Poll: Sequestration Cuts Are Getting More Popular, and It's Obama's Fault

Reporting on Politics and Policy.
Sept. 19 2013 9:49 AM

Poll: Sequestration Cuts Are Getting More Popular, and It's Obama's Fault

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Deficits are falling! Yay! I mean, boo! Sequestration is bad!

Photo by Alex Wong/Getty Images

The new Washington Post poll that Greg Sargent talked about Wednesday goes nice and deep on fiscal policy questions. Buried near the end are the results of rolling queries about sequestration, which have been asked by the pollster since before those automatic cuts went into effect. Look what's happened to the opinion of "automatic across-the-board cuts" since March.

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In March, by a 14-point margin, voters disapproved of the cuts. In April and May, the margin rose to 21/22 points. The margin today? It's shrunk to 7 points, with 43 percent of voters approving of the cuts. The fearsome cuts of sequestration are now only slightly less popular that Barack Obama himself.

And in a way that's fair. Since sequestration went into effect—a slow process that helped hide said effects from the national media's rada—the president has hardly talked about it. He jawed about sequestration during his August "jobs tour," but from Aug. 7 to Sept. 15 he didn't mention it. On Sept. 16, he attacked the cuts during his "pivot" speech, saying that "top independent economists say this has been a big drag on our recovery this year," and blaming the impasse on Republicans. More important was what he said right before that.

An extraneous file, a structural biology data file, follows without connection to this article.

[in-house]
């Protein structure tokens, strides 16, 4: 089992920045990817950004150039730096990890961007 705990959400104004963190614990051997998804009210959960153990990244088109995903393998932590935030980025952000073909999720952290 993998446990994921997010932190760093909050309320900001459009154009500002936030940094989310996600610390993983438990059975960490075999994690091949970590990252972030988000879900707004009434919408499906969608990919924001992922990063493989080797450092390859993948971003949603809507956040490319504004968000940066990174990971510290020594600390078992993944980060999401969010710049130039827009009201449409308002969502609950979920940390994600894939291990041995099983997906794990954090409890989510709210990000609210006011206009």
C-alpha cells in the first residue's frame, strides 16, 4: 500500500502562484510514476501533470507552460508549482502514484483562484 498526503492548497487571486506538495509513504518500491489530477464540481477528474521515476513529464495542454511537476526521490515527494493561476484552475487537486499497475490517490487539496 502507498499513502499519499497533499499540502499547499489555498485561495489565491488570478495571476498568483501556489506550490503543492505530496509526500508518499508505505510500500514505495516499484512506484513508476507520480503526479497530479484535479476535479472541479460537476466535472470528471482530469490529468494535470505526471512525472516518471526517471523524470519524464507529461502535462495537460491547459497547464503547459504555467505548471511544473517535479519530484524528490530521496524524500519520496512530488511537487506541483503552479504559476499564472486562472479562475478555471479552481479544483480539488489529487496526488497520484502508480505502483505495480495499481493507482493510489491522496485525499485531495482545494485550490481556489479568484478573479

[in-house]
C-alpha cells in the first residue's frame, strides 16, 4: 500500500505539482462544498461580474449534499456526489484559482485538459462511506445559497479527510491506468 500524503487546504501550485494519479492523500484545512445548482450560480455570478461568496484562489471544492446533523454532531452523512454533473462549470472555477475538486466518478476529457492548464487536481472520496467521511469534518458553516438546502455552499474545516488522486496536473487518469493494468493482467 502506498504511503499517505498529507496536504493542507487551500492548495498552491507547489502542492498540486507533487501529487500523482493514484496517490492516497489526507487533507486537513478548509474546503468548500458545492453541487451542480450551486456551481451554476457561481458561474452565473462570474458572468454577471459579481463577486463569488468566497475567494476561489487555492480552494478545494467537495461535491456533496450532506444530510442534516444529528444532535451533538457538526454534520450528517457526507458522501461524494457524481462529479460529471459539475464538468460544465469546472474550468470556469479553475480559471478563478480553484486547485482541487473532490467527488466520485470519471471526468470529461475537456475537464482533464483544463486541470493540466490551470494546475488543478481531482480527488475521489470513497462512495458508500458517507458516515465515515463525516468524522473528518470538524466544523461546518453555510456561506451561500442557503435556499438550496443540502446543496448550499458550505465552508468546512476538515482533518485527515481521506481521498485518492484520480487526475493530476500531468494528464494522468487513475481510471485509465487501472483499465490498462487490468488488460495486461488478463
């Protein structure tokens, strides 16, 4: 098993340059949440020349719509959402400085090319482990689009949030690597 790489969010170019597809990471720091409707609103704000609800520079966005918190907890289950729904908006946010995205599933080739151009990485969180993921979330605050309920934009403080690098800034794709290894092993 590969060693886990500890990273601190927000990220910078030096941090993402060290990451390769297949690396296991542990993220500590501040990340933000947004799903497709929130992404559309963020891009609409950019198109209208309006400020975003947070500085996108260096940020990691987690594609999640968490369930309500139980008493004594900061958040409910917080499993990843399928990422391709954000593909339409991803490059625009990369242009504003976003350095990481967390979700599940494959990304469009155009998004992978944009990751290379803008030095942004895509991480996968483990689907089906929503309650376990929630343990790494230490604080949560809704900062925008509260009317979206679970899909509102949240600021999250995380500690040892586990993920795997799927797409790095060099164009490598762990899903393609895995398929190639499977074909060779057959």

Our deficits are now falling at the fastest rate since the end of World War II. I want to repeat that.  Our deficits are going down faster than any time since before I was born. By the end of this year, we will have cut our deficits by more than half since I took office.

It sounds like something Jack Lew said this week.

Because of the policies we have put in place, our deficit has fallen faster than at any point since the demobilization after World War II, and should continue to decline relative to GDP over the 10-year budget forecast. And because of the resiliency of our people, our businesses, and our economy, we are in a much stronger position today than many imagined just a few years ago. But we are not where we want to be yet. Too many Americans cannot find work.

Look, if you mention deficits before employment, which of those problems sounds more important? The deficits, obviously. If you canonize lower spending, and then mention that there are some thoughtless spending cuts that are killing jobs, you're tacitly saying that the thoughtless cuts did some good. This is a big, nagging liberal problem—literally nagging, as non-Obama Democrats are tired of hearing it.

David Weigel is a Slate political reporter.